Have you ever chatted to a colleague who seemed to have superhero-like powers with a certain app? Or maybe you felt in awe about how much they knew about your school’s learning management system (like Google Classroom, or Canvas, or Microsoft Teams)? Do you sometimes wonder whether your EdTech skills are on par with where you think they need to be at this stage of your career?
Fear not, things aren’t as scary as they may seem…
Just because someone is highly skilled in the integration of an app, or has achieved digital course certifications, or is merely advocating for technology, doesn’t necessarily define what makes them an EdTech leader. They may be leaders, or even experts, with certain platforms, devices, or apps, but EdTech Agility is not limited to just a few areas.
Throughout my experiences working with a variety of students and educators from different parts of the world and circumstances, there is always a constant change agent that surfaces: education technology agility.
The educators and students who are more inspired to learn new EdTech, the ones who take the risks to integrate them into their own practices, as well as the ones who actively share and promote them across their own communities – these are the ones who’ve been exposed to an EdTech culture that is vast, varied, and growing.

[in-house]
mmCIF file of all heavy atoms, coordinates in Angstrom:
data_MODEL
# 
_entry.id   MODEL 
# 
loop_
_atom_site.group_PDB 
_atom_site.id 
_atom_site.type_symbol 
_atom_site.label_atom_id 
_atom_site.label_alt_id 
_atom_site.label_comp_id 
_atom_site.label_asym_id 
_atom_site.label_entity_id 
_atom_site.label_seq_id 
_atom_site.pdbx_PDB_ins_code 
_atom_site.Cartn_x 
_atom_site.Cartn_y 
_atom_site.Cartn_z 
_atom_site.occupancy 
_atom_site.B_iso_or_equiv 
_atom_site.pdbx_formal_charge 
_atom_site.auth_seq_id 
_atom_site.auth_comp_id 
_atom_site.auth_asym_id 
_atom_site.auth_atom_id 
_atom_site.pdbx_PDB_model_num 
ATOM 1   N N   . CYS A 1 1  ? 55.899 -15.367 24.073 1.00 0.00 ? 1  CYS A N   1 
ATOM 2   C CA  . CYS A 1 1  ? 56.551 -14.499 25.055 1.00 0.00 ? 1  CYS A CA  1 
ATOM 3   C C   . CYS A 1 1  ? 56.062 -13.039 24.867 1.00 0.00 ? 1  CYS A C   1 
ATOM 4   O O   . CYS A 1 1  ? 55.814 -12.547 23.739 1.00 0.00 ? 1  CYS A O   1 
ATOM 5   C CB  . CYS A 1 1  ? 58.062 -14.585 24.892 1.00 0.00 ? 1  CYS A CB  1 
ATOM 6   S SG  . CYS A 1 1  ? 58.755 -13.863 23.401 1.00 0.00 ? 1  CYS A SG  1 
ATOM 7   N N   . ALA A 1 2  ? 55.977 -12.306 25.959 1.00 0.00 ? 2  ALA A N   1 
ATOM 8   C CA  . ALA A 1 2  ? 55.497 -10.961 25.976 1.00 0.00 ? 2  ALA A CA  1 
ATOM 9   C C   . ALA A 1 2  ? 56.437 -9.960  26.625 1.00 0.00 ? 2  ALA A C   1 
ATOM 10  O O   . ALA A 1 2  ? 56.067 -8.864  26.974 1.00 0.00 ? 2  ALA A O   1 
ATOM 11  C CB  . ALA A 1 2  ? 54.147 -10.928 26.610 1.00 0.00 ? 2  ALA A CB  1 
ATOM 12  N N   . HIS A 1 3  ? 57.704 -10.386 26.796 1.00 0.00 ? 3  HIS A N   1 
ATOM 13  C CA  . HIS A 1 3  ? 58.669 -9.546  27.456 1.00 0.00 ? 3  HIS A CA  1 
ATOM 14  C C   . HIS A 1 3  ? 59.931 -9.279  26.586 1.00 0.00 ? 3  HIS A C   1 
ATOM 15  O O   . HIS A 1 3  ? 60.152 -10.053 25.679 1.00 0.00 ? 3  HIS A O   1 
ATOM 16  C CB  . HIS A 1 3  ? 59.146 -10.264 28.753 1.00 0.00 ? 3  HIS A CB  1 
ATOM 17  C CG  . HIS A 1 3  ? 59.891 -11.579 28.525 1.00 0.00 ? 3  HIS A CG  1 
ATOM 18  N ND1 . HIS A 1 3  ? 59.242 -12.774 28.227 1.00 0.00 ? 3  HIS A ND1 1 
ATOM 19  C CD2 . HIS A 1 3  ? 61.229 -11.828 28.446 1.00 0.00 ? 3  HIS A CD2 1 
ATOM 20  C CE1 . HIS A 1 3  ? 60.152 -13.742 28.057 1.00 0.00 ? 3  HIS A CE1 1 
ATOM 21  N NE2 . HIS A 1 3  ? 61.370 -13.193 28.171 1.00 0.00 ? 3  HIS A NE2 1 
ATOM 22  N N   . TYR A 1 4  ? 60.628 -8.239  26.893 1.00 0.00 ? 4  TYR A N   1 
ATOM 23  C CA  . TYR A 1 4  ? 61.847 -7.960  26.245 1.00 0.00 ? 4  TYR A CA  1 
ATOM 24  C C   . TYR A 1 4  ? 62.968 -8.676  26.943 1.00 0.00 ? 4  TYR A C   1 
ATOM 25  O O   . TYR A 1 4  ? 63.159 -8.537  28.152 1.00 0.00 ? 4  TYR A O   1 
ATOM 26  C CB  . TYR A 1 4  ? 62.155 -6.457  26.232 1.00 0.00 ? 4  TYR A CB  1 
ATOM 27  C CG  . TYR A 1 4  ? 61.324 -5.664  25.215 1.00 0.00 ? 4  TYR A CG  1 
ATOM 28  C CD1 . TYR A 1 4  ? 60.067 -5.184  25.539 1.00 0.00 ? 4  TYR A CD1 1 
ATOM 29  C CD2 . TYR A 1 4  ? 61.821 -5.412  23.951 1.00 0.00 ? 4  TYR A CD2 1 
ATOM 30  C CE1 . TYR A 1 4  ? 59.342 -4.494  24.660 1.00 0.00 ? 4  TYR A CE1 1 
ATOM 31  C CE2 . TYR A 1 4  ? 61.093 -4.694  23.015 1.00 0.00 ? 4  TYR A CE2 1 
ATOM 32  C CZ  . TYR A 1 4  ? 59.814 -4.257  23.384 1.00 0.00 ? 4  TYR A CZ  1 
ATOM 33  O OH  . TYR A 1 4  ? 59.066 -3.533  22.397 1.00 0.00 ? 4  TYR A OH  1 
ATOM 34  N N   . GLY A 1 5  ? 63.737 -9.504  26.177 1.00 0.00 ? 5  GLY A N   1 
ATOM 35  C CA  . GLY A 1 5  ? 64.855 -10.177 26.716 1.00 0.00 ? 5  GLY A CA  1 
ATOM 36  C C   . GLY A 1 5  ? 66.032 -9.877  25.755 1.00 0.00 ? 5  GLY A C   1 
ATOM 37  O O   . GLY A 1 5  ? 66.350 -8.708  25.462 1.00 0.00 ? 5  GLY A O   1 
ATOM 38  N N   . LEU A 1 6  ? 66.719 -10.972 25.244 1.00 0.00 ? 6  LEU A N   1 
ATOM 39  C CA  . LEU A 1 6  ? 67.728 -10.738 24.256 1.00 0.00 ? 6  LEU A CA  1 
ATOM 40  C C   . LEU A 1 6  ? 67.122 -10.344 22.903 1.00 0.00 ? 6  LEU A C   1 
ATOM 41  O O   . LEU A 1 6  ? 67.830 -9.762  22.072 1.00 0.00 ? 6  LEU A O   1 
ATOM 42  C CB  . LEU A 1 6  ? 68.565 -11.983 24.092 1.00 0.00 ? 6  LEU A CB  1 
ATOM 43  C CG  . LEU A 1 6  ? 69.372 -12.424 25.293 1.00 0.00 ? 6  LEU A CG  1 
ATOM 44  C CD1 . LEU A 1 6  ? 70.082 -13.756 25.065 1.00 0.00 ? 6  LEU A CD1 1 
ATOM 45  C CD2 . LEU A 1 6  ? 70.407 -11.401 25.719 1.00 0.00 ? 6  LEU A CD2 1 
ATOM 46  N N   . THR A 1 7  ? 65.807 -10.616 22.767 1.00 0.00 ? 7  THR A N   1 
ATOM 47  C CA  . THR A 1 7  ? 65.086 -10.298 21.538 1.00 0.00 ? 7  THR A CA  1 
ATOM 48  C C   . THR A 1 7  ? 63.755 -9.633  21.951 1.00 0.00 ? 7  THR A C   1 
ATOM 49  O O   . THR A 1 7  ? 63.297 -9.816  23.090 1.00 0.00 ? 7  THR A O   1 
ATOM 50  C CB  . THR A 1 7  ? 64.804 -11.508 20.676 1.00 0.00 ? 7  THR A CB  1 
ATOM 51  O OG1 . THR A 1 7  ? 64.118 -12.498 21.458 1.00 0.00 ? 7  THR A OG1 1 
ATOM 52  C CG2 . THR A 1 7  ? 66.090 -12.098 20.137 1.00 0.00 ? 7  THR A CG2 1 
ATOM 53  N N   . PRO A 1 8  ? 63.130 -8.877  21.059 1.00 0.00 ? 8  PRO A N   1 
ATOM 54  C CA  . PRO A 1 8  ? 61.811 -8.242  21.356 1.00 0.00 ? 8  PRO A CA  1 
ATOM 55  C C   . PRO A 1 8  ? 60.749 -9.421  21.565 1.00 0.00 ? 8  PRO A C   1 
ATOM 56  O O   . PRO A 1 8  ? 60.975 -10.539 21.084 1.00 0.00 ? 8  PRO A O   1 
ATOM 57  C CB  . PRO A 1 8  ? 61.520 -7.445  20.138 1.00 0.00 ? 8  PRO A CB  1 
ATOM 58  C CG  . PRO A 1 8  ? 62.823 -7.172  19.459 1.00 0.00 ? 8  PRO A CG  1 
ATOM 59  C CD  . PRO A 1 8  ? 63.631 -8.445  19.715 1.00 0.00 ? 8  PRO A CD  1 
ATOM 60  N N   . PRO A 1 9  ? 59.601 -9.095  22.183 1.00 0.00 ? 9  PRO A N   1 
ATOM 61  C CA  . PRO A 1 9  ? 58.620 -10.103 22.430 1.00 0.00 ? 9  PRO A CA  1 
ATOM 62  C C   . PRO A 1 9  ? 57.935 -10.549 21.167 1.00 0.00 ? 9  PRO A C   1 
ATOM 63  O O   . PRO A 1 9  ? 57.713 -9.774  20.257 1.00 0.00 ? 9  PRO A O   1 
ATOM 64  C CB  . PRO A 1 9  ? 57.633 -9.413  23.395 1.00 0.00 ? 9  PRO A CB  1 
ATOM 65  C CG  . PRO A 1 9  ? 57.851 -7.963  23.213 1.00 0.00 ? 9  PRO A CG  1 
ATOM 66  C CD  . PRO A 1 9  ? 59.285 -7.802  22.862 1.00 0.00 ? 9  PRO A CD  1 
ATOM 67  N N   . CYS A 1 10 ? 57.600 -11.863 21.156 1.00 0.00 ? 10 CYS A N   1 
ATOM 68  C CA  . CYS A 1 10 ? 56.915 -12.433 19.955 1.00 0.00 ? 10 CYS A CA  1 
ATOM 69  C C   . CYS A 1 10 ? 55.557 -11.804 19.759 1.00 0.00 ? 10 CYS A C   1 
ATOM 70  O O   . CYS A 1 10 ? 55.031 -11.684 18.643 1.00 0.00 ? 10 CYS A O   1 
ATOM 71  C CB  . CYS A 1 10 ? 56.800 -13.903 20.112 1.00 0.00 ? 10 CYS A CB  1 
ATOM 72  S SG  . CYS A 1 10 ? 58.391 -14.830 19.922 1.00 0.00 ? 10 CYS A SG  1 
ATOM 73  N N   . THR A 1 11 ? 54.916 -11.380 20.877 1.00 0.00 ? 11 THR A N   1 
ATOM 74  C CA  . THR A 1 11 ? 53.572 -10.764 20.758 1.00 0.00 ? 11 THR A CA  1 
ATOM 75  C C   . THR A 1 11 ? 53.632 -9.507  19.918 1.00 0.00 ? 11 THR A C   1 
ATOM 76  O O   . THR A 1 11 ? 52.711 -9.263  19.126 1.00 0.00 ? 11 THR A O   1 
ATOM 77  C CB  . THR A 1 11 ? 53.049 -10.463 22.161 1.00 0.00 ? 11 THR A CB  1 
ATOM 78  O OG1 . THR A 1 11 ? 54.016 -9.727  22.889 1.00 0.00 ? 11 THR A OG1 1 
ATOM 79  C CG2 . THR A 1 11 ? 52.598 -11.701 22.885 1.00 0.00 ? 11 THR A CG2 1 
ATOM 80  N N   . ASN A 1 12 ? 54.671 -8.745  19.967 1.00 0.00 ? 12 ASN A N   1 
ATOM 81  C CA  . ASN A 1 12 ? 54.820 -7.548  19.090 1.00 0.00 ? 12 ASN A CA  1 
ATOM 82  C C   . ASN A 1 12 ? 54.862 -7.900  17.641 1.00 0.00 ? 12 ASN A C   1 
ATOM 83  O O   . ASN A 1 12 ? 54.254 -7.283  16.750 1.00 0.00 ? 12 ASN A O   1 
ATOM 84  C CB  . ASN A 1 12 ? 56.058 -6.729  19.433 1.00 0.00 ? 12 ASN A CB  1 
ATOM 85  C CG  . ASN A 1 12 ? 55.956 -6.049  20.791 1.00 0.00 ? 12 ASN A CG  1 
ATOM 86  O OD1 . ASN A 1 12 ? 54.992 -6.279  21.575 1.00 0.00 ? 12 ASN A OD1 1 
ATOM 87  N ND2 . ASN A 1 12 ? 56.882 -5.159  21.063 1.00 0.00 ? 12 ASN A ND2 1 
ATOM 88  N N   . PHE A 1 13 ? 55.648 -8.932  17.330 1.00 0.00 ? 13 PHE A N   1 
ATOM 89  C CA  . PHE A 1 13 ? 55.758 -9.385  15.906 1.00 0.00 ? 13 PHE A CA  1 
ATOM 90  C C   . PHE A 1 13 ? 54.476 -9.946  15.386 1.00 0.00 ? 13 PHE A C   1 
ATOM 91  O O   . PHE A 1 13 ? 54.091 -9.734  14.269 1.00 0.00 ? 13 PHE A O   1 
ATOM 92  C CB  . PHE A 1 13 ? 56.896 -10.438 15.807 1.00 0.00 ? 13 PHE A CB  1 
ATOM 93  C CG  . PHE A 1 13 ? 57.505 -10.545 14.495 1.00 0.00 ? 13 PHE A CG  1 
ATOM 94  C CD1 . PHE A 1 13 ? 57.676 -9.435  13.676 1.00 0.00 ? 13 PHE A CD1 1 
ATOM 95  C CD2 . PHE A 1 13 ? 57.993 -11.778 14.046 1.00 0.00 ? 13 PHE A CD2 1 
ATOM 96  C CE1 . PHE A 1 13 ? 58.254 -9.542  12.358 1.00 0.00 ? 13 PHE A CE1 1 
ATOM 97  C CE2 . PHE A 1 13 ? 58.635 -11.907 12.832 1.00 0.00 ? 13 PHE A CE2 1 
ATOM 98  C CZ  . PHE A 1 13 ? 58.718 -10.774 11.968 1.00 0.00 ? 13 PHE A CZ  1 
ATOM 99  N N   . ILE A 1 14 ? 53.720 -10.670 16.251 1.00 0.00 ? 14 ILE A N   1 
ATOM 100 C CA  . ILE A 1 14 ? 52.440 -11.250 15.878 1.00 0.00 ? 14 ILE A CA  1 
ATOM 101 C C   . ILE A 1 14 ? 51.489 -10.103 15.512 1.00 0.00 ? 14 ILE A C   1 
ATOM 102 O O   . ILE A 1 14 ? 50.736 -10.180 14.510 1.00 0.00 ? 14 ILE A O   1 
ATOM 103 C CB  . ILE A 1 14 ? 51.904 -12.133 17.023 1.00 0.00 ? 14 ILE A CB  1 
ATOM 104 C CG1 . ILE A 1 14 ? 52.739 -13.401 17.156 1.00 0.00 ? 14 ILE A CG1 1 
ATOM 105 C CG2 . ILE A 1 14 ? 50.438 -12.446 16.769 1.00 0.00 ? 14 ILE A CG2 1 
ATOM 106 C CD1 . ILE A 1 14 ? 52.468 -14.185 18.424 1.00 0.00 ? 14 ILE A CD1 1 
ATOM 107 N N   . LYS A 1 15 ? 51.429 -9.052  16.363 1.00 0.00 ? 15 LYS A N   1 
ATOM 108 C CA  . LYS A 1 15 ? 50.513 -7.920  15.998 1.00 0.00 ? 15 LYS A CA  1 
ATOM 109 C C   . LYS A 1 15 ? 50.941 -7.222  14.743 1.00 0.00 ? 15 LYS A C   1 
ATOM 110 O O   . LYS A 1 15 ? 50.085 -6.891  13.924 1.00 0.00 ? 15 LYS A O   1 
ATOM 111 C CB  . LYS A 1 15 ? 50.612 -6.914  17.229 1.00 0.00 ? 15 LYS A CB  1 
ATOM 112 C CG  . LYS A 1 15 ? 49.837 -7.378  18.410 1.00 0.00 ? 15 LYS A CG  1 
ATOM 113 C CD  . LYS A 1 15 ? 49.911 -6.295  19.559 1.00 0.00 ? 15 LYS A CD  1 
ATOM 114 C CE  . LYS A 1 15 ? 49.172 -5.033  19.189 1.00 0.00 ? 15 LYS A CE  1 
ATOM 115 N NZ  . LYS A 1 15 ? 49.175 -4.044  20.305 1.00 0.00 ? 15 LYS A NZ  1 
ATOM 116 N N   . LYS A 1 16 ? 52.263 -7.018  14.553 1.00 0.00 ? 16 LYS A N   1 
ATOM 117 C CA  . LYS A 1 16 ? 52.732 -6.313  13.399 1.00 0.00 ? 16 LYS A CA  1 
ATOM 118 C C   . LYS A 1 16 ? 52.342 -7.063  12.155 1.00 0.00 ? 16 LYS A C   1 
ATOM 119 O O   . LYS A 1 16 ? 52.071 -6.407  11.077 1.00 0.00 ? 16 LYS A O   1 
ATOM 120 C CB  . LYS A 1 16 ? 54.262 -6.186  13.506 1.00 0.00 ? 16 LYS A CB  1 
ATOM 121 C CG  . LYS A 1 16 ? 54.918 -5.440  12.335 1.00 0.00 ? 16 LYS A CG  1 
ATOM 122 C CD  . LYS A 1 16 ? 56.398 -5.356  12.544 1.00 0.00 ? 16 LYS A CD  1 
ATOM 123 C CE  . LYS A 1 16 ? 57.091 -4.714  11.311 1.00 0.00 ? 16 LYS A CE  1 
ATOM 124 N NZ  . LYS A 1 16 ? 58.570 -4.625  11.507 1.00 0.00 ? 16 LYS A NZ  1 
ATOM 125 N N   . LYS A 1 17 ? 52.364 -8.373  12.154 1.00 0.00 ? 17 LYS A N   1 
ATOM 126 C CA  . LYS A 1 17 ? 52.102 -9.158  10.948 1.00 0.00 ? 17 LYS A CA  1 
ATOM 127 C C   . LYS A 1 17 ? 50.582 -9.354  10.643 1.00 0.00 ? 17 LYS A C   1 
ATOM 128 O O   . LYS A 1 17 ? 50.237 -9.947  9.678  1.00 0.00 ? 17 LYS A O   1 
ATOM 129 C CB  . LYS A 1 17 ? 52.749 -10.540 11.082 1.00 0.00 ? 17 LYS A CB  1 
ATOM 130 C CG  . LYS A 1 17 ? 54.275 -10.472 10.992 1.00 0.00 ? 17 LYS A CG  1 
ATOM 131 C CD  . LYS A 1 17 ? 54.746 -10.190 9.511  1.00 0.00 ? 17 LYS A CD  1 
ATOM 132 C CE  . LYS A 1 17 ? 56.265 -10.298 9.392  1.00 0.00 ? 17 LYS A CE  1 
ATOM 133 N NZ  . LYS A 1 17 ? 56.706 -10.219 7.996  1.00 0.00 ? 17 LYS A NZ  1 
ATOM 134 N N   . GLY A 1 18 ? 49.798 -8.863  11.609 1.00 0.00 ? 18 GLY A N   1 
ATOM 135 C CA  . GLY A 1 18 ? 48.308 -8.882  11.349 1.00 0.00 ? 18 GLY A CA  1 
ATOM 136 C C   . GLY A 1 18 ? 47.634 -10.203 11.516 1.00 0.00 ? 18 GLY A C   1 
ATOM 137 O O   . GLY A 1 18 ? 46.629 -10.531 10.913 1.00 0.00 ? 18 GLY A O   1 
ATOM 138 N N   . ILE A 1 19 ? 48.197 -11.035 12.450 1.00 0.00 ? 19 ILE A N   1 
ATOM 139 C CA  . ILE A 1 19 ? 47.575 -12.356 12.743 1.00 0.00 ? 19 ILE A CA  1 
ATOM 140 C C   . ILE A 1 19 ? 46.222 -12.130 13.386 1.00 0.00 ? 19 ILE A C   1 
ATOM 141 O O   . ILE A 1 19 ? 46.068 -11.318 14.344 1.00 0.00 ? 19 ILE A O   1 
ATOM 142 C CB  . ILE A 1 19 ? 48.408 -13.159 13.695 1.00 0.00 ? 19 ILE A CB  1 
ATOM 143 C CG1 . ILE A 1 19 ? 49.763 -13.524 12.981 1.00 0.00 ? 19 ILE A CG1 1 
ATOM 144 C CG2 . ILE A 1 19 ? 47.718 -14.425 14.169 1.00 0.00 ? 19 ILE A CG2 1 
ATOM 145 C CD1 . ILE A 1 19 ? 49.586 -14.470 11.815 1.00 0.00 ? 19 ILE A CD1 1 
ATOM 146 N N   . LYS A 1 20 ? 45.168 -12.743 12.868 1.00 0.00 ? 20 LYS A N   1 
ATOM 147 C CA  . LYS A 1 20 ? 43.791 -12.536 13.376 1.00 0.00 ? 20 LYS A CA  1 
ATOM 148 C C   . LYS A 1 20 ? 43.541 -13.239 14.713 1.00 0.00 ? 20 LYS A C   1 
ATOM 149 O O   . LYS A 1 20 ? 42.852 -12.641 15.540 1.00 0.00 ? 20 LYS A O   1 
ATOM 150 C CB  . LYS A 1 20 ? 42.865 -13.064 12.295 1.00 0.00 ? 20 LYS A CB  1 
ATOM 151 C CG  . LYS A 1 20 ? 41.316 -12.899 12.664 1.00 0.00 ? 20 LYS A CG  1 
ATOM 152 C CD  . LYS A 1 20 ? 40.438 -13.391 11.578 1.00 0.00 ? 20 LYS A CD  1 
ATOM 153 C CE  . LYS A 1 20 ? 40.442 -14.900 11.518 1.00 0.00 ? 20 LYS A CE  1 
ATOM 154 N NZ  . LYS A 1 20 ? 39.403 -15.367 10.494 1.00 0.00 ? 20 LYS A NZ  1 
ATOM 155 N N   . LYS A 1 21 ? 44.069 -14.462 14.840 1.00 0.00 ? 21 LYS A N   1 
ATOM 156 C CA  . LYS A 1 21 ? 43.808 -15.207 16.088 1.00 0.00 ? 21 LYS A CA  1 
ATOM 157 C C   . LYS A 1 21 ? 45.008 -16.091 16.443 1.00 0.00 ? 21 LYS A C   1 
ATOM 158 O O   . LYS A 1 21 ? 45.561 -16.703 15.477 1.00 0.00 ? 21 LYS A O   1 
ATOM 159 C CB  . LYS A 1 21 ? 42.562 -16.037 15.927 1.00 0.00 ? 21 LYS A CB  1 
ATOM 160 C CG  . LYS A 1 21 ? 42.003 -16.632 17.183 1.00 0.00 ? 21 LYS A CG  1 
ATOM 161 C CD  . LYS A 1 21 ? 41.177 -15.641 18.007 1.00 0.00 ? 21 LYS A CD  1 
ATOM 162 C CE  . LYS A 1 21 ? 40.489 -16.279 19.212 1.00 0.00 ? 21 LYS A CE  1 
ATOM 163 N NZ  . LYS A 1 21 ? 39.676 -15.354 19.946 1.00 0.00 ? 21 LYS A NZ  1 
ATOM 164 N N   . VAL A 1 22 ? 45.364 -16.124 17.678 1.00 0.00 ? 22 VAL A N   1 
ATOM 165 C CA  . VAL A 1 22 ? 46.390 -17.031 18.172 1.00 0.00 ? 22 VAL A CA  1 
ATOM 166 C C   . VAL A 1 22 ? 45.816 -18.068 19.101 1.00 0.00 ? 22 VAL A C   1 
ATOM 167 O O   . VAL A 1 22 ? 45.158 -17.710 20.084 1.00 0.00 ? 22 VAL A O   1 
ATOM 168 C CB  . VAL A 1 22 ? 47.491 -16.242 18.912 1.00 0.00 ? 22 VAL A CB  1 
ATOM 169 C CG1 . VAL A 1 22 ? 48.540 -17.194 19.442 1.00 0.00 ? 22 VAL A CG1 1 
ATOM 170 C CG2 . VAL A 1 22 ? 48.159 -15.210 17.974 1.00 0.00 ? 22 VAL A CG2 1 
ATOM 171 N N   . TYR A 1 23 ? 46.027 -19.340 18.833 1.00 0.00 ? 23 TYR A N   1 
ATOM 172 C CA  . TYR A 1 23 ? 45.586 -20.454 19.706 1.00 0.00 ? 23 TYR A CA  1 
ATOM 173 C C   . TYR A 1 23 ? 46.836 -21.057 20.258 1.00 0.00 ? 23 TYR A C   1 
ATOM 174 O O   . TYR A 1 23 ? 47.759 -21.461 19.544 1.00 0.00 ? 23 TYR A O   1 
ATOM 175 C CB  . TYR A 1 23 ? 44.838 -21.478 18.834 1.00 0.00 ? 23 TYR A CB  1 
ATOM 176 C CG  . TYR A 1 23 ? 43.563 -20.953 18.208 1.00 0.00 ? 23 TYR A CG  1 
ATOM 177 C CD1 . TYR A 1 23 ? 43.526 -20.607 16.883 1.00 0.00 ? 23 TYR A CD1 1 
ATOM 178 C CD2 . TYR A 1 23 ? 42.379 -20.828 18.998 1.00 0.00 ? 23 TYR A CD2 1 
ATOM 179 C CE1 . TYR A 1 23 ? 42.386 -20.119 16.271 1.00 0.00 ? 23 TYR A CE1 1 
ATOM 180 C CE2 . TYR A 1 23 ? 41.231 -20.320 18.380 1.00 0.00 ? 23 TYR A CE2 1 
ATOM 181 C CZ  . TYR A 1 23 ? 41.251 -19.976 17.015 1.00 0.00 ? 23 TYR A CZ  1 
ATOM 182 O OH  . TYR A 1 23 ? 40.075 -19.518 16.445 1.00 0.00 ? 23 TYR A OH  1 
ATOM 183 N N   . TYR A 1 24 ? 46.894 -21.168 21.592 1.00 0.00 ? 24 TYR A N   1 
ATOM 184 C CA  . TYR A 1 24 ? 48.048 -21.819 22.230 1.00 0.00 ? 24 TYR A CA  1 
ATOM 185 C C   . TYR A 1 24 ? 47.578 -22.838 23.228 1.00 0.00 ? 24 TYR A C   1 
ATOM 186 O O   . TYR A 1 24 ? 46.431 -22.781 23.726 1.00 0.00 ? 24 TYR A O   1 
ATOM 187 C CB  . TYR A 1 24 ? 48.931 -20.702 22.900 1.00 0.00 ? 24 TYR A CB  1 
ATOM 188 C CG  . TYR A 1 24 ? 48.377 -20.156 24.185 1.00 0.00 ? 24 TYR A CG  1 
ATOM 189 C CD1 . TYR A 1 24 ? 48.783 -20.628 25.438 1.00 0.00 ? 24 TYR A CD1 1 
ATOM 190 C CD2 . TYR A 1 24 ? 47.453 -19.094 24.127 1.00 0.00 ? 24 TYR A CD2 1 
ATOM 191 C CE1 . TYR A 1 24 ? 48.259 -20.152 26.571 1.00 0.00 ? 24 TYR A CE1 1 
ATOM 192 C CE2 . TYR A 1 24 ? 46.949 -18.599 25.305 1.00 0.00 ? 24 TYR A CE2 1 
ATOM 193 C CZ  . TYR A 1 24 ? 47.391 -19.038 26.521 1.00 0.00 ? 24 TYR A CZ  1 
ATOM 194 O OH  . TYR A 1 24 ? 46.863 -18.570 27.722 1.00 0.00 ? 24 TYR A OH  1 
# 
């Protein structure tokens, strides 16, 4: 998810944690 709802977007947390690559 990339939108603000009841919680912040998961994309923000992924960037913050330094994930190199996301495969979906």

What is EdTech agility?
According to most reliable sources, agility is the ability to think, understand, and move quickly, which coincides brilliantly with verbs that we associate with EdTech knowledge and skills acquisition. EdTech Agility is therefore a term I’ve adopted in my personal and professional practices, that refers to one’s versatility in understanding and using a variety of different education technology tools and strategies across learning.
The more we learn, practice using, innovate with, and share what we’ve learned about different EdTech tools and strategies, as well as how they impact education communities, the more EdTech agile we become. With the rate in which technology is changing and innovating, there is always a new piece of hardware or software that educators and students could be learning to use at any given moment in time.
So then, how are we promoting and building education technology flexibility and agility across our education communities, amidst this rapid rate of tech growth?